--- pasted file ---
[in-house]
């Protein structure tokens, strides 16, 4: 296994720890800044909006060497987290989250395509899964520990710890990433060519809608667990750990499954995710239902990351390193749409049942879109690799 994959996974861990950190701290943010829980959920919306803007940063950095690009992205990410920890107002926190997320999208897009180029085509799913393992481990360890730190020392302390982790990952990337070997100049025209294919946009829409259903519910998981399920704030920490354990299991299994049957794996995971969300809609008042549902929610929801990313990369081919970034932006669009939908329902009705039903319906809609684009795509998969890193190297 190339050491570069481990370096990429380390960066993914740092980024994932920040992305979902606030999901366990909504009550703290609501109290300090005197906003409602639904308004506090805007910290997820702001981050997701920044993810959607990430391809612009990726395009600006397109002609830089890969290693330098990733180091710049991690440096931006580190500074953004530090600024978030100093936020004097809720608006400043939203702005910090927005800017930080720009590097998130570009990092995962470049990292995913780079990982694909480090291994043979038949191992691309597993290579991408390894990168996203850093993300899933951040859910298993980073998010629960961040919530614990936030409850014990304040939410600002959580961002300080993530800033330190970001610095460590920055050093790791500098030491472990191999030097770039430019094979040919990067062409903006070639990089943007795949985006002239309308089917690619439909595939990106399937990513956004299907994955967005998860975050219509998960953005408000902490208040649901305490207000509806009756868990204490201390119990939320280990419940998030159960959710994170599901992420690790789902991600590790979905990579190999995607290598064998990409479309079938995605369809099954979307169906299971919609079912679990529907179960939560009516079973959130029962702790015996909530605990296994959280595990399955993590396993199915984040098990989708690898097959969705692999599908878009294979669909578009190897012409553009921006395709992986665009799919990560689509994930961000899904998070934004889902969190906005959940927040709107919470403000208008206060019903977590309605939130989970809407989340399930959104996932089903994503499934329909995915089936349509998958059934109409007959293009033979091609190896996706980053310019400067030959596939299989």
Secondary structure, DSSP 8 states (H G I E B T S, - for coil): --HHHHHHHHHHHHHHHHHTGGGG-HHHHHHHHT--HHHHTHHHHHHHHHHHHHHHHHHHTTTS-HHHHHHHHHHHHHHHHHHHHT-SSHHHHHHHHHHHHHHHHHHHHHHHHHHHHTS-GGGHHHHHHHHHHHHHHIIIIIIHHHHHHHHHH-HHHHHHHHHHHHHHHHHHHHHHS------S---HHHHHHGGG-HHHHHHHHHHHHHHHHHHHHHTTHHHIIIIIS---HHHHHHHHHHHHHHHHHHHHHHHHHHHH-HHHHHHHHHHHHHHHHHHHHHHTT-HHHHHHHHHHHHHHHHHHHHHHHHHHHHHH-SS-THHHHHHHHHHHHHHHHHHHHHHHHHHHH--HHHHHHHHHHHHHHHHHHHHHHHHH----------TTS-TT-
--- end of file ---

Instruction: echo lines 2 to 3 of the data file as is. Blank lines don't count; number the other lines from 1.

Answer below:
């Protein structure tokens, strides 16, 4: 296994720890800044909006060497987290989250395509899964520990710890990433060519809608667990750990499954995710239902990351390193749409049942879109690799 994959996974861990950190701290943010829980959920919306803007940063950095690009992205990410920890107002926190997320999208897009180029085509799913393992481990360890730190020392302390982790990952990337070997100049025209294919946009829409259903519910998981399920704030920490354990299991299994049957794996995971969300809609008042549902929610929801990313990369081919970034932006669009939908329902009705039903319906809609684009795509998969890193190297 190339050491570069481990370096990429380390960066993914740092980024994932920040992305979902606030999901366990909504009550703290609501109290300090005197906003409602639904308004506090805007910290997820702001981050997701920044993810959607990430391809612009990726395009600006397109002609830089890969290693330098990733180091710049991690440096931006580190500074953004530090600024978030100093936020004097809720608006400043939203702005910090927005800017930080720009590097998130570009990092995962470049990292995913780079990982694909480090291994043979038949191992691309597993290579991408390894990168996203850093993300899933951040859910298993980073998010629960961040919530614990936030409850014990304040939410600002959580961002300080993530800033330190970001610095460590920055050093790791500098030491472990191999030097770039430019094979040919990067062409903006070639990089943007795949985006002239309308089917690619439909595939990106399937990513956004299907994955967005998860975050219509998960953005408000902490208040649901305490207000509806009756868990204490201390119990939320280990419940998030159960959710994170599901992420690790789902991600590790979905990579190999995607290598064998990409479309079938995605369809099954979307169906299971919609079912679990529907179960939560009516079973959130029962702790015996909530605990296994959280595990399955993590396993199915984040098990989708690898097959969705692999599908878009294979669909578009190897012409553009921006395709992986665009799919990560689509994930961000899904998070934004889902969190906005959940927040709107919470403000208008206060019903977590309605939130989970809407989340399930959104996932089903994503499934329909995915089936349509998958059934109409007959293009033979091609190896996706980053310019400067030959596939299989």
Secondary structure, DSSP 8 states (H G I E B T S, - for coil): --HHHHHHHHHHHHHHHHHTGGGG-HHHHHHHHT--HHHHTHHHHHHHHHHHHHHHHHHHTTTS-HHHHHHHHHHHHHHHHHHHHT-SSHHHHHHHHHHHHHHHHHHHHHHHHHHHHTS-GGGHHHHHHHHHHHHHHIIIIIIHHHHHHHHHH-HHHHHHHHHHHHHHHHHHHHHHS------S---HHHHHHGGG-HHHHHHHHHHHHHHHHHHHHHTTHHHIIIIIS---HHHHHHHHHHHHHHHHHHHHHHHHHHHH-HHHHHHHHHHHHHHHHHHHHHHTT-HHHHHHHHHHHHHHHHHHHHHHHHHHHHHH-SS-THHHHHHHHHHHHHHHHHHHHHHHHHHHH--HHHHHHHHHHHHHHHHHHHHHHHHH----------TTS-TT-